There are no new ideas. There are only new ways of making them felt. – Audre Lorde
I beat up on Hollywood a lot (as do many, many others) because of the movie industry’s tendency to stick with formula, to lean toward the tried-and-true, to leech every ounce of lifeblood from any trend that shows a hint of popularity with the mainstream. Take a sampling of what’s in theaters now: a remake of Total Recall; a reboot of the Spider-Man movie franchise, coming to us before the corpse of the Sam Raimi trilogy has had time to get cold; and there’s already talk of what direction a reboot of the Batman franchise should take while Christopher Nolan’s concluding chapter, The Dark Knight Rises, is barely two weeks old.
The horror genre is no stranger to this mentality, and may in fact be its greatest practitioner. Consider that the “Big Four” of movie slashers – Leatherface, Michael, Freddy and Jason – have all been rebooted within the last ten years. There’s a new Godzilla coming. And it wasn’t that long ago that the Japanese studios couldn’t make a horror film that wasn’t remade here in America almost immediately after.
What you don’t see a lot of is rewritten books. I can only speculate as to why this is uncommon in an age where re-doing something that worked before is such a lucrative business. Maybe it’s because a book is almost always the result of a single vision, and most writers prefer to move forward rather than constantly revisit old material. Maybe rewriting a book – especially if you want it redone by someone other than the original author – is a far thornier legal issue than remaking a movie or rebooting a cinematic character.
I have no desire to get bogged down in that part of the discussion. What I’m looking to do here is talk about the books that we might like to see an author take another crack at.
To be honest, there aren’t a lot of books I’d want to see done over. I tend to love a book “warts and all.” To me, discussing the things that I might have done differently is part of the fun of loving a book. For the most part I have too much respect for what it takes to write a book to wish for a different take on it just to satisfy a few quibbles.
That being said, there is at least one book with a component that I just can’t get behind, a part that significantly reduces my appreciation of a book I otherwise thoroughly enjoy. That book is It by Stephen King. (The book I’m talking about here is 26 years old and, I would imagine, has been read by the large majority of FEARnet’s readership, but…just in case: SPOILER ALERT!) It’s the part when the “Losers Club” of kids confronts the cosmic source of evil that is haunting Derry. In order to ensure that their bond has the strength to defeat “It,” the boys (all six of them) have sex with the girl (yep, just one of her). Even as a teenager reading the book for the first time, it seemed a little icky to me – not necessarily that they did it, but that this guy King had made it such an integral part of the story. Years later I can see King’s intent, but it still just feels off to me, somehow.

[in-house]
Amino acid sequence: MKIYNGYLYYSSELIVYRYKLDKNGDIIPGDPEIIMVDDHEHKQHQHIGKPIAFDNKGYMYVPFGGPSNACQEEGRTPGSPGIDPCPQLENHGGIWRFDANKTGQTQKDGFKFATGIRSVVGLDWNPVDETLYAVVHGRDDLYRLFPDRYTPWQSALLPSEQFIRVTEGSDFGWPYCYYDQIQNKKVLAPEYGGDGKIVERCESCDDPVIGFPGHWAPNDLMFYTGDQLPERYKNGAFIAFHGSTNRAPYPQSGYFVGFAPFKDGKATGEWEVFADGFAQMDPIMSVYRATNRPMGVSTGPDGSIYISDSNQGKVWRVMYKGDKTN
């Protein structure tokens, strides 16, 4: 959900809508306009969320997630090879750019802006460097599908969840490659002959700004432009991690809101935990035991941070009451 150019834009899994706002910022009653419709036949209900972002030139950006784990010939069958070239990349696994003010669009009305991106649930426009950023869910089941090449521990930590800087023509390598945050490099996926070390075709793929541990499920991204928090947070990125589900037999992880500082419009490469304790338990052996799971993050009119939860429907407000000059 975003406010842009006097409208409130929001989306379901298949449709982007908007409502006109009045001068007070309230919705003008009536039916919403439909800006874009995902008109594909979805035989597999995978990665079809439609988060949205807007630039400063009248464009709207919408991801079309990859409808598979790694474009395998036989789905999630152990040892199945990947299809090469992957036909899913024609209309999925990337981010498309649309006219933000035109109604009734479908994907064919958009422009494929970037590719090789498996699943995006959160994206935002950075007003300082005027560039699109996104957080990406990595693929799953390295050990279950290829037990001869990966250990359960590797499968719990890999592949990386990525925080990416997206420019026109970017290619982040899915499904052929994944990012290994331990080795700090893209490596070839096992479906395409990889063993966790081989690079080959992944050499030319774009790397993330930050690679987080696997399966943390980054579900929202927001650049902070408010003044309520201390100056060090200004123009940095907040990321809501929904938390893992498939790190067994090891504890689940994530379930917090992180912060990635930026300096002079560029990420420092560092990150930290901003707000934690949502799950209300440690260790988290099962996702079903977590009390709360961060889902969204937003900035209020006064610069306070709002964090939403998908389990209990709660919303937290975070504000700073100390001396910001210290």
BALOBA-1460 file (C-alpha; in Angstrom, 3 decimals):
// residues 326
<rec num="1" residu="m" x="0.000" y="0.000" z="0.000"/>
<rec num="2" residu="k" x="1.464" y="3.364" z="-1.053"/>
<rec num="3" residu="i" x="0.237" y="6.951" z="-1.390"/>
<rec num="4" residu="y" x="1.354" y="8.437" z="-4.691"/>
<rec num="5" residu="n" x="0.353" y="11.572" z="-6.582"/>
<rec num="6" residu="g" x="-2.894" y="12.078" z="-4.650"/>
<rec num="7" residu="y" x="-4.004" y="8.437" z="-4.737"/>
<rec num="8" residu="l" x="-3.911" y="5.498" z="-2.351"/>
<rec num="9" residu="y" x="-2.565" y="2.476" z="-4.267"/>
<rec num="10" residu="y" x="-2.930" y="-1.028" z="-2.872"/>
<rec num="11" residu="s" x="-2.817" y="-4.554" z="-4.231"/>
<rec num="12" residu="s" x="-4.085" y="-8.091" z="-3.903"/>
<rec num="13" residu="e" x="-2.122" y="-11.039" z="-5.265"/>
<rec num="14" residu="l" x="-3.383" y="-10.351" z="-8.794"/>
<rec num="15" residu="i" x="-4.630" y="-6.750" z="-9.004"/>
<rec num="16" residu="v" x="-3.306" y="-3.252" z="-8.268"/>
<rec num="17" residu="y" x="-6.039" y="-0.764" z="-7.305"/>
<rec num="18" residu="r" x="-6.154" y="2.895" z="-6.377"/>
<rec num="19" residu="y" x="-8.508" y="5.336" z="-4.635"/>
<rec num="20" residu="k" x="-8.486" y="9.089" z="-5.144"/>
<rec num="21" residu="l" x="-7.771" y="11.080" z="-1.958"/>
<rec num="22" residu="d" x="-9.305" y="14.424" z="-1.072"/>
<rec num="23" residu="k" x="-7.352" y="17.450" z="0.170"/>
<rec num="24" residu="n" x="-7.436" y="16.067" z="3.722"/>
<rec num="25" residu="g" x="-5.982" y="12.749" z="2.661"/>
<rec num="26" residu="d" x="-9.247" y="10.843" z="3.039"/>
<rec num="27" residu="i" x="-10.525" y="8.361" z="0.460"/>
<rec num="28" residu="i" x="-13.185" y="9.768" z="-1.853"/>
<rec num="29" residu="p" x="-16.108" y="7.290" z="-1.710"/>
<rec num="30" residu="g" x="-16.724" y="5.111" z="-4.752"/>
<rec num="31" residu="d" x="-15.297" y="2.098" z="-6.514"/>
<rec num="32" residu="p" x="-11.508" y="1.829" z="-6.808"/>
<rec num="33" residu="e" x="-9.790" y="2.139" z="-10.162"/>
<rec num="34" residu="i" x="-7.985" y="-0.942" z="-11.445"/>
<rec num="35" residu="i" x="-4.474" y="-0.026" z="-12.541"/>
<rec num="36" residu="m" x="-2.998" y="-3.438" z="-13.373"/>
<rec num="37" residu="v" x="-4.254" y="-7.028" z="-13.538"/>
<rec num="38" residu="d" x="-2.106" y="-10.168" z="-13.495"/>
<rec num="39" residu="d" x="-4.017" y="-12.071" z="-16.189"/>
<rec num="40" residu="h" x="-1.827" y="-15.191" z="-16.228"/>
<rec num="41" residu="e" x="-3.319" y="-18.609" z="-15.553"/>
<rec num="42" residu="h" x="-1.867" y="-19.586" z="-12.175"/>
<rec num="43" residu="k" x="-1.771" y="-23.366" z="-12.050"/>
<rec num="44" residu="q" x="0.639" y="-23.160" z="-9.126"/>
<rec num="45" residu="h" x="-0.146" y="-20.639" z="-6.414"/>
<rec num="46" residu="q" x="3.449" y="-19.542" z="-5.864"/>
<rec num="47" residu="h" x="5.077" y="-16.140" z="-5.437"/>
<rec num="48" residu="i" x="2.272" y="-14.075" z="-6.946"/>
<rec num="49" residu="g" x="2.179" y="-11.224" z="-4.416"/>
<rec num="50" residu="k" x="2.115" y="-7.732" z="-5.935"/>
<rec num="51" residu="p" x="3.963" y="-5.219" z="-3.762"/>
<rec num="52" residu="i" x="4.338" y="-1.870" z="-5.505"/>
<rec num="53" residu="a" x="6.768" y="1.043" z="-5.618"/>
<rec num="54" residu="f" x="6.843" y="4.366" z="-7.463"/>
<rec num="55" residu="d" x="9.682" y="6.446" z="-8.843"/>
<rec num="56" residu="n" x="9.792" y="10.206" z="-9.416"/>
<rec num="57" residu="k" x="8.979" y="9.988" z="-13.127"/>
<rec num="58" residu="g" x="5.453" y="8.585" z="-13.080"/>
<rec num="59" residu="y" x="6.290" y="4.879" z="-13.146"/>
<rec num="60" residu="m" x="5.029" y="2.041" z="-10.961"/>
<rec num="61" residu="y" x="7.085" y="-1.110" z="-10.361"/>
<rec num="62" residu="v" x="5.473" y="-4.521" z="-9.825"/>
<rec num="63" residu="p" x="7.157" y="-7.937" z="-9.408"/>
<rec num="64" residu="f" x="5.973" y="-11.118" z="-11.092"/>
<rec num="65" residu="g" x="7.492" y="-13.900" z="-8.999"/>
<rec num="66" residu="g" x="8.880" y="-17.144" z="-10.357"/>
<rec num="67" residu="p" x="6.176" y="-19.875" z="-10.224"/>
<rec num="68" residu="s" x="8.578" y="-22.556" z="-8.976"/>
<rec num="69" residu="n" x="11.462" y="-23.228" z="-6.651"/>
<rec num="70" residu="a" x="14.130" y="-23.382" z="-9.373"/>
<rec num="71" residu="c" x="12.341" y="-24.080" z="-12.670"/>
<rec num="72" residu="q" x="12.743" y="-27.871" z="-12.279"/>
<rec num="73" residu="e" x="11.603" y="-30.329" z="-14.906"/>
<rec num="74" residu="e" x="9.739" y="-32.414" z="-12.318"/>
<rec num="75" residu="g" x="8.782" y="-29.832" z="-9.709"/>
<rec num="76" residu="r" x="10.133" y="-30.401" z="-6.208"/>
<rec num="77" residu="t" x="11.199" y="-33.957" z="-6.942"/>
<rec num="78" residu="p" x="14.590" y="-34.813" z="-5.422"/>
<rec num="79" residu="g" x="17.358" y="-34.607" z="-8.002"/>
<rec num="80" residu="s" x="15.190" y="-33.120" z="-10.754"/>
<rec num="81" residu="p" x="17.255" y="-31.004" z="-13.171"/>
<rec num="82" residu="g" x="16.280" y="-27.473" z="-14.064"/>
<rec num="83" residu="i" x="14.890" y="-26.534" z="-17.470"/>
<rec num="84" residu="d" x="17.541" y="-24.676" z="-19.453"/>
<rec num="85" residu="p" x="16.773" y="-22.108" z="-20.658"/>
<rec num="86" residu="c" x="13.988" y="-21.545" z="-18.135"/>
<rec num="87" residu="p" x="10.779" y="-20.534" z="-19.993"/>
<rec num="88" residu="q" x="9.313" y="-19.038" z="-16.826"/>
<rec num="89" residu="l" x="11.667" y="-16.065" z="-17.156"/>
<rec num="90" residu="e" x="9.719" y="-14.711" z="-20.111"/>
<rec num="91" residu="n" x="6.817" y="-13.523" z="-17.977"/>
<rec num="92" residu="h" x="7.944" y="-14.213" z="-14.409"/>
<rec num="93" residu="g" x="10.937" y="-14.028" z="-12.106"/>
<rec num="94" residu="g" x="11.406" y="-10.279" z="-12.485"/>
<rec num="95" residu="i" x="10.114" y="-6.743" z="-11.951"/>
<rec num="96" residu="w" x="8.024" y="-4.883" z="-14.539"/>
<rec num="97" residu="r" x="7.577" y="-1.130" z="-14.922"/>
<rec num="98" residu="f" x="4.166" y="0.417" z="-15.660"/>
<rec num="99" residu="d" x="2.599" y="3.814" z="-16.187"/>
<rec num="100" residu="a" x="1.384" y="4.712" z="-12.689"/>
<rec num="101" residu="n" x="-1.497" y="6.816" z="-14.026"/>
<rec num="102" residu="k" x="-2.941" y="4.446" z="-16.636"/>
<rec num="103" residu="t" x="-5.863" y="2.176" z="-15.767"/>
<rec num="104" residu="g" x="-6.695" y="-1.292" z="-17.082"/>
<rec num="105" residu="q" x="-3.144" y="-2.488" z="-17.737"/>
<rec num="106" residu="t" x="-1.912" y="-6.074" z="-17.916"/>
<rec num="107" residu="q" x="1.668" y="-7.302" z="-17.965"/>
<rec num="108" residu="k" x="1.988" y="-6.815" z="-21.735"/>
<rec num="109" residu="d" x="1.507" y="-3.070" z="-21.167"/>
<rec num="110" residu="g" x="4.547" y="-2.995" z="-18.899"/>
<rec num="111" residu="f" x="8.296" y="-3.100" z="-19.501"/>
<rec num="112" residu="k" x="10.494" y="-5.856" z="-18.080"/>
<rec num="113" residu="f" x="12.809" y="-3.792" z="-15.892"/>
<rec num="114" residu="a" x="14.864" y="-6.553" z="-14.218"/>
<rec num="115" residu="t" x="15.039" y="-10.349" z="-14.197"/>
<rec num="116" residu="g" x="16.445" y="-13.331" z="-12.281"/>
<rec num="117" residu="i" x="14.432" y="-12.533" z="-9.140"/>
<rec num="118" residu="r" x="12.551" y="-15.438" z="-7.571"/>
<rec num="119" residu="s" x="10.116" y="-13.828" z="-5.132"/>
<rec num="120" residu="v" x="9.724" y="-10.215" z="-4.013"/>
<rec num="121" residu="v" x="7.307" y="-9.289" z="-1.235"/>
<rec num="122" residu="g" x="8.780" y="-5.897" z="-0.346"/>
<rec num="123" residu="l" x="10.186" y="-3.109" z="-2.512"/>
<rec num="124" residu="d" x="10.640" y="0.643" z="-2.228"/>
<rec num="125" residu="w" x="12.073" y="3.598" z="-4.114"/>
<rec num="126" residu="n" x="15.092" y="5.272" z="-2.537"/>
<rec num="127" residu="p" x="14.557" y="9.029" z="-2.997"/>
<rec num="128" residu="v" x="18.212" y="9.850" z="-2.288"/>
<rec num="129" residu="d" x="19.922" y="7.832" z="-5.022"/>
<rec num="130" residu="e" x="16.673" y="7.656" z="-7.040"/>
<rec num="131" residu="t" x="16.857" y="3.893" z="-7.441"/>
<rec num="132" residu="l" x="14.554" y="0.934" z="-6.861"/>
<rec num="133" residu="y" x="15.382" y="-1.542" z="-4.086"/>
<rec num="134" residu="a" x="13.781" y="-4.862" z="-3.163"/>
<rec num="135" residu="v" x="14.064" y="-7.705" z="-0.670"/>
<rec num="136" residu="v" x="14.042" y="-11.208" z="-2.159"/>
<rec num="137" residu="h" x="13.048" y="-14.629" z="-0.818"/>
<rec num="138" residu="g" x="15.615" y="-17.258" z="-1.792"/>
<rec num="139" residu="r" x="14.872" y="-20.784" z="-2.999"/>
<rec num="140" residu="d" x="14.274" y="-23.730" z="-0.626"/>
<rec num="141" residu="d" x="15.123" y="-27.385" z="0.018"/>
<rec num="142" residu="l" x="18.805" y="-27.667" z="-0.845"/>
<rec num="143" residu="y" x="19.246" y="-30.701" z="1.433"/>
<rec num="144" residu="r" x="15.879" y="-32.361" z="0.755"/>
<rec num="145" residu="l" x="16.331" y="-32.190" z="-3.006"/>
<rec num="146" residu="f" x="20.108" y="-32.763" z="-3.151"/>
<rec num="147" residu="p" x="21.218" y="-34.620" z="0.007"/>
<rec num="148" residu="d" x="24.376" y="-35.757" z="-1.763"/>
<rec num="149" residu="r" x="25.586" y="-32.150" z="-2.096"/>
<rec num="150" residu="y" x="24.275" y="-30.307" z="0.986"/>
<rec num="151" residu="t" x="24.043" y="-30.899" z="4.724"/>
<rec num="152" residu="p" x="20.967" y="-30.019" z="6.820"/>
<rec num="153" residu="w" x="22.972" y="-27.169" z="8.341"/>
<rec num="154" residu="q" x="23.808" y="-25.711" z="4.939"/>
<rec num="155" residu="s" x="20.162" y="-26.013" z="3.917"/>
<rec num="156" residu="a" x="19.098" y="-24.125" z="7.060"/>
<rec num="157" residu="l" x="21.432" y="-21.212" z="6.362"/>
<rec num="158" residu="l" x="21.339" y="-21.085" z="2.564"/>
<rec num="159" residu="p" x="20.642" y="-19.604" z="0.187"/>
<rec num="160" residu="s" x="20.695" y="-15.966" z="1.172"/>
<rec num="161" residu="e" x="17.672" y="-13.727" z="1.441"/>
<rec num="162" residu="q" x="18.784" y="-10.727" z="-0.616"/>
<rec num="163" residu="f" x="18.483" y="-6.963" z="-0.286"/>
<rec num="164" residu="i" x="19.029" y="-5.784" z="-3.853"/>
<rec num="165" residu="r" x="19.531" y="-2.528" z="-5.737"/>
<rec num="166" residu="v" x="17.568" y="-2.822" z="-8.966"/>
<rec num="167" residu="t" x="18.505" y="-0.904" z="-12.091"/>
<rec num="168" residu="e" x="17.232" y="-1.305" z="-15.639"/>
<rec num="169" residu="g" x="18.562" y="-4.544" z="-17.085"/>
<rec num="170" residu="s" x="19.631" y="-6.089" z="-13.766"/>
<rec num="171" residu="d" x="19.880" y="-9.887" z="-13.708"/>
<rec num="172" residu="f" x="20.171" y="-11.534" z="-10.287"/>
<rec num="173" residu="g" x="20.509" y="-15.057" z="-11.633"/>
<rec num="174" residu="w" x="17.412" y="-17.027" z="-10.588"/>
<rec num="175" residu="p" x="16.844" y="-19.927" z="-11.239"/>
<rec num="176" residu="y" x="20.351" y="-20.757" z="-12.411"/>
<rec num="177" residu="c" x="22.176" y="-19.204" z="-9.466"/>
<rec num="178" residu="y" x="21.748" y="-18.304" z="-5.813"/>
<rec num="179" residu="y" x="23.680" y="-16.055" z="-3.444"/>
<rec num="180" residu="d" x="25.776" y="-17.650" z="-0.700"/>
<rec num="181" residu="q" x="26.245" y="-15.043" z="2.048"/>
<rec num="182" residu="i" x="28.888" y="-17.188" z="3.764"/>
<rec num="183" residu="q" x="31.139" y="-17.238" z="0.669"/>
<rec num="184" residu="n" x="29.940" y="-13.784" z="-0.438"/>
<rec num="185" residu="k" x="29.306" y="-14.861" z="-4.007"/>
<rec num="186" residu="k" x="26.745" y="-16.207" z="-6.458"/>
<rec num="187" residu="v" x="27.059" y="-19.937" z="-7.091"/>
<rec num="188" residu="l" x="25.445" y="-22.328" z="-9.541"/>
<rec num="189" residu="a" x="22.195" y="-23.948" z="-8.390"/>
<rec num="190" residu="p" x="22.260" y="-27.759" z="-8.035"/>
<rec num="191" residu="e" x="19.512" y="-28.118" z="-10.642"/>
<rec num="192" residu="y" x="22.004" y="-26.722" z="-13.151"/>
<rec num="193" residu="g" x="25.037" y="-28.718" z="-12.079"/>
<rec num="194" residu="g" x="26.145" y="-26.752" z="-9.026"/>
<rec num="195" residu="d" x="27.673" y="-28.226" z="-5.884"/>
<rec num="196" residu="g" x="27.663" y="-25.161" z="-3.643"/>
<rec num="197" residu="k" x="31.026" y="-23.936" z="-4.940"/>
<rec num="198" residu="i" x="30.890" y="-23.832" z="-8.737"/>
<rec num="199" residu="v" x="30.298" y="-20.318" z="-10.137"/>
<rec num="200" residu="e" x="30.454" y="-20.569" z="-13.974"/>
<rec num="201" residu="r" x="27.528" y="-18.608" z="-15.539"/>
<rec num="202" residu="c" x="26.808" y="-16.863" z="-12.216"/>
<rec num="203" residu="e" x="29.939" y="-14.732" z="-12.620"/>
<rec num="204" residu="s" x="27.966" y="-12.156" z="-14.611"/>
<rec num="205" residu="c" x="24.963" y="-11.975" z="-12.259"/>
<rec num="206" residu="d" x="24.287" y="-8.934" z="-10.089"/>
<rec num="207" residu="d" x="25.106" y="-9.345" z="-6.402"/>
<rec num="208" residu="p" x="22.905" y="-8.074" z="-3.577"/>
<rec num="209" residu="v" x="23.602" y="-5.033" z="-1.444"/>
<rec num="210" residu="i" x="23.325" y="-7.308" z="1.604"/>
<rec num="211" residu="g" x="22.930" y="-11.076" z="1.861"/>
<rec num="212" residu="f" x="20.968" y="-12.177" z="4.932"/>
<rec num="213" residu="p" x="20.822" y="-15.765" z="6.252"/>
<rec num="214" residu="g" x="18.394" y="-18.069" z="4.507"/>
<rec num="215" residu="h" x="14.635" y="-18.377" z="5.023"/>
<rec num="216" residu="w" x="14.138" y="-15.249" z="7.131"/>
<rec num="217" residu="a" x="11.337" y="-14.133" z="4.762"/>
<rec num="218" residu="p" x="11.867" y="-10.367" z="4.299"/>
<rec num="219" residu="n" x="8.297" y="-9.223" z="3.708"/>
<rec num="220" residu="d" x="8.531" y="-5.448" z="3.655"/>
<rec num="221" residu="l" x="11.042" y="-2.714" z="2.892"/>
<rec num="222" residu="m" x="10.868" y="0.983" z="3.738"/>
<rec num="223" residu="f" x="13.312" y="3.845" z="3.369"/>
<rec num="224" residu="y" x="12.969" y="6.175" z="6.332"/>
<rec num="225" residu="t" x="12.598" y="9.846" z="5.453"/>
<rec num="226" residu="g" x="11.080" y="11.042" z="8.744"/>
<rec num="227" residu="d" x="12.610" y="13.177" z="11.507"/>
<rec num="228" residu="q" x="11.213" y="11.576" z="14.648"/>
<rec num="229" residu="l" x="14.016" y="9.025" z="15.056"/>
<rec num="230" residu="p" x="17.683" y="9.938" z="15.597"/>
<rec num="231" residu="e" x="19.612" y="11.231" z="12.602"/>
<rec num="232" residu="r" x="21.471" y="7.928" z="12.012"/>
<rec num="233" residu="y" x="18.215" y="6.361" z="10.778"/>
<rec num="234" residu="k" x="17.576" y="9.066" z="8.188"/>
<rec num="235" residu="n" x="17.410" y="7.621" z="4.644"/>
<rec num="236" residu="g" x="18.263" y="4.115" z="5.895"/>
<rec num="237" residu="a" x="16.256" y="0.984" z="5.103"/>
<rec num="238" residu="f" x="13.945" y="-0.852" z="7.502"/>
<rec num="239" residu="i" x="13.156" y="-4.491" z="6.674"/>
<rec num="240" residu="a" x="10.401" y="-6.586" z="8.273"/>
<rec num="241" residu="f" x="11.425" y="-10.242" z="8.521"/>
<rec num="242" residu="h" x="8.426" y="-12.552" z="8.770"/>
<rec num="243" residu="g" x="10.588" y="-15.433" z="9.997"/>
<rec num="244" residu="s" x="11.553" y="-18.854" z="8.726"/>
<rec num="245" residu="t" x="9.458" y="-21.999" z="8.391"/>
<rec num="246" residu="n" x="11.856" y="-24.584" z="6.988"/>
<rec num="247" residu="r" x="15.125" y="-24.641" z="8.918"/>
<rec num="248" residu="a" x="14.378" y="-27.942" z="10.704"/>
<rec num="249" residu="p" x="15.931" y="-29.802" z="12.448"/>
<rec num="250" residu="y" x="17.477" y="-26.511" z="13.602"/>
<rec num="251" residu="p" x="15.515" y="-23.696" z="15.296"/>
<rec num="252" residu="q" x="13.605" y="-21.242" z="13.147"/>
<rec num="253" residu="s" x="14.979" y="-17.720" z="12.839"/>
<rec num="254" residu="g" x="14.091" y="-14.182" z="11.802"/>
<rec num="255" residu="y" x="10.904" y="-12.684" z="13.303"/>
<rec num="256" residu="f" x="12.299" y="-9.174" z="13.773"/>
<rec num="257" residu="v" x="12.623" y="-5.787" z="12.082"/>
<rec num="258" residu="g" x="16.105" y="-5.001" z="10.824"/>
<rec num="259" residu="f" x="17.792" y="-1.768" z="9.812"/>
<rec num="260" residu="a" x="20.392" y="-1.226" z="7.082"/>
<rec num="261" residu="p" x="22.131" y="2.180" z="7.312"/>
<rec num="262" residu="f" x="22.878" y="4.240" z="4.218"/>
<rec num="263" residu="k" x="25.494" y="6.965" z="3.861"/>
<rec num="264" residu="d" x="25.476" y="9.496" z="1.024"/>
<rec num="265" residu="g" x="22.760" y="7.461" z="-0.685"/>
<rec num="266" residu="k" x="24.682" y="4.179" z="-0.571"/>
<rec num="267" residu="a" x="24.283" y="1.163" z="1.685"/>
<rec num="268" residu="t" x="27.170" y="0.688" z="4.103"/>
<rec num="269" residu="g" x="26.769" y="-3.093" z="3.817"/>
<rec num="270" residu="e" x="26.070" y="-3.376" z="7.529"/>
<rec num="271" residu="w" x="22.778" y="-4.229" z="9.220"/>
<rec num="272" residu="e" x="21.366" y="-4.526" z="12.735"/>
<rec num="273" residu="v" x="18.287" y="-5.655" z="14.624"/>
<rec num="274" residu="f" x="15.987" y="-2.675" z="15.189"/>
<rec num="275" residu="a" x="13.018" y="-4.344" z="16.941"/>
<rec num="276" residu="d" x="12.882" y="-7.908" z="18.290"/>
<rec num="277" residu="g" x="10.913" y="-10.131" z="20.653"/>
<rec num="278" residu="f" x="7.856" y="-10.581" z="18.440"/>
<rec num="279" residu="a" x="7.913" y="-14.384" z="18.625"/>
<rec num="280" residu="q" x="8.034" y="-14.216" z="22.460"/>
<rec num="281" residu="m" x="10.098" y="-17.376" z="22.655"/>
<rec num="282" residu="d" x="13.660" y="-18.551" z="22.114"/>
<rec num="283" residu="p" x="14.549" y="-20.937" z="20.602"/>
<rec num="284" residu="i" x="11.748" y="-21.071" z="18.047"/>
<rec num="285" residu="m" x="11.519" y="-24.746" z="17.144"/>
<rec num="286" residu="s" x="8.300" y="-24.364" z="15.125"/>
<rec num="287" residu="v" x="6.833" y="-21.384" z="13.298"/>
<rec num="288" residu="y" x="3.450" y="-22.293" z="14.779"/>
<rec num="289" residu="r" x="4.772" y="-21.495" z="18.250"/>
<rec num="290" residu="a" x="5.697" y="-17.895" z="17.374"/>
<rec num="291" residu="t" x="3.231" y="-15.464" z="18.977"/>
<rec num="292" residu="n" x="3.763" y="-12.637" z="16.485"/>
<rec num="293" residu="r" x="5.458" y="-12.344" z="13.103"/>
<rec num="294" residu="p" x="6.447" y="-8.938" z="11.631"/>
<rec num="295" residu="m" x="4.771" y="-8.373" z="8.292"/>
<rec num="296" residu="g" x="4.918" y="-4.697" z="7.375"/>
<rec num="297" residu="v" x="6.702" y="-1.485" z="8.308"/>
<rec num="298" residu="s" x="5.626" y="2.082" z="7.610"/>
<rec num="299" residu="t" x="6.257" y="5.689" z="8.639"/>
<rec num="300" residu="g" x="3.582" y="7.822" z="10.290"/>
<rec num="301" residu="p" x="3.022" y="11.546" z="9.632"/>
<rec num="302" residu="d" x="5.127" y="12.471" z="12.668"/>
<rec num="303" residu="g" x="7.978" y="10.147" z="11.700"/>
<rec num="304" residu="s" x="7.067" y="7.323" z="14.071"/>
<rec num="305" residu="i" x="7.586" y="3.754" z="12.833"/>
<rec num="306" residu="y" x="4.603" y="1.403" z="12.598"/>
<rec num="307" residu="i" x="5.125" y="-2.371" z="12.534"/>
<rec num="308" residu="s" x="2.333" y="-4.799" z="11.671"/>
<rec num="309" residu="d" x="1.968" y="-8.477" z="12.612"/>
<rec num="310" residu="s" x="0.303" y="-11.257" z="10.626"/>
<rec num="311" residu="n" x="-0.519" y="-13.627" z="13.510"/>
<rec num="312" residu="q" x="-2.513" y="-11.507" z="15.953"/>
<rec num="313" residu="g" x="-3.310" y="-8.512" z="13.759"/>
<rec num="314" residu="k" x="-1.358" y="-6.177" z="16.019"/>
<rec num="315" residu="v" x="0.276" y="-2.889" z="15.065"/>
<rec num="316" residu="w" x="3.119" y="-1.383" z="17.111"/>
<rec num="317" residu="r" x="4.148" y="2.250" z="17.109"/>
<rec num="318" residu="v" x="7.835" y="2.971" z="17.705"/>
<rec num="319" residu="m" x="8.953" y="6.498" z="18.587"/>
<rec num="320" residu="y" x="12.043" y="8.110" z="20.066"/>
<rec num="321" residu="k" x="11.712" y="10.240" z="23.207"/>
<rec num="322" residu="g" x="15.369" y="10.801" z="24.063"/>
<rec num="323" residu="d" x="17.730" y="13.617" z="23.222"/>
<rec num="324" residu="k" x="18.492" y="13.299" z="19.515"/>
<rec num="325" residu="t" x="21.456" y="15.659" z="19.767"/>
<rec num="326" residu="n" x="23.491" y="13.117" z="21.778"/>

Would I love to see King take an alternate approach, maybe come up with something else to bond the group? Yeah, I guess I would, but if I’m totally honest, I don’t think I’d ever be able to view it as the “real” It. In the “real” It those kids had sex, and that’s that.
King has rewritten at least one of his previously published books, the first Dark Tower book. He did it in 2003 to bring it more in line with the last three books of the series, and has since stated that he views the entire series as a “first draft” and that he might one day rewrite the whole thing. (There are quite a few people who would like him to come up with another ending to the series altogether, but I’m not among them – I personally think his ending was the perfect one.)
Those rewrites may never happen, but this year William Peter Blatty is releasing (through Lonely Road Books) a heavily revised 40th anniversary edition of his classic novel The Exorcist. Apparently Blatty had to forego his typical rewrite and polish approach when it came time to publish the book the first time, so he’s now gone back and done some heavy lifting. It will be interesting to see how his growth as a writer in the past 40 years changes the work for which he’s most well known.
So, how about you? Do you view a published work as sacred text that’s not to be touched once it’s been released and read? Do you have books that you’d like to see authors take another shot it, whether it’s to fix a few small inconsistencies or to overhaul whole sections? Would you like to see books rewritten or characters rebooted by different authors? The comments section is open, and I’m anxious to hear your thoughts.
Blu Gilliand is a freelance writer of fiction and nonfiction. He covers horror fiction at his blog, October Country, and contributes interviews to the Horror World website. Follow him on Twitter at @BluGilliand.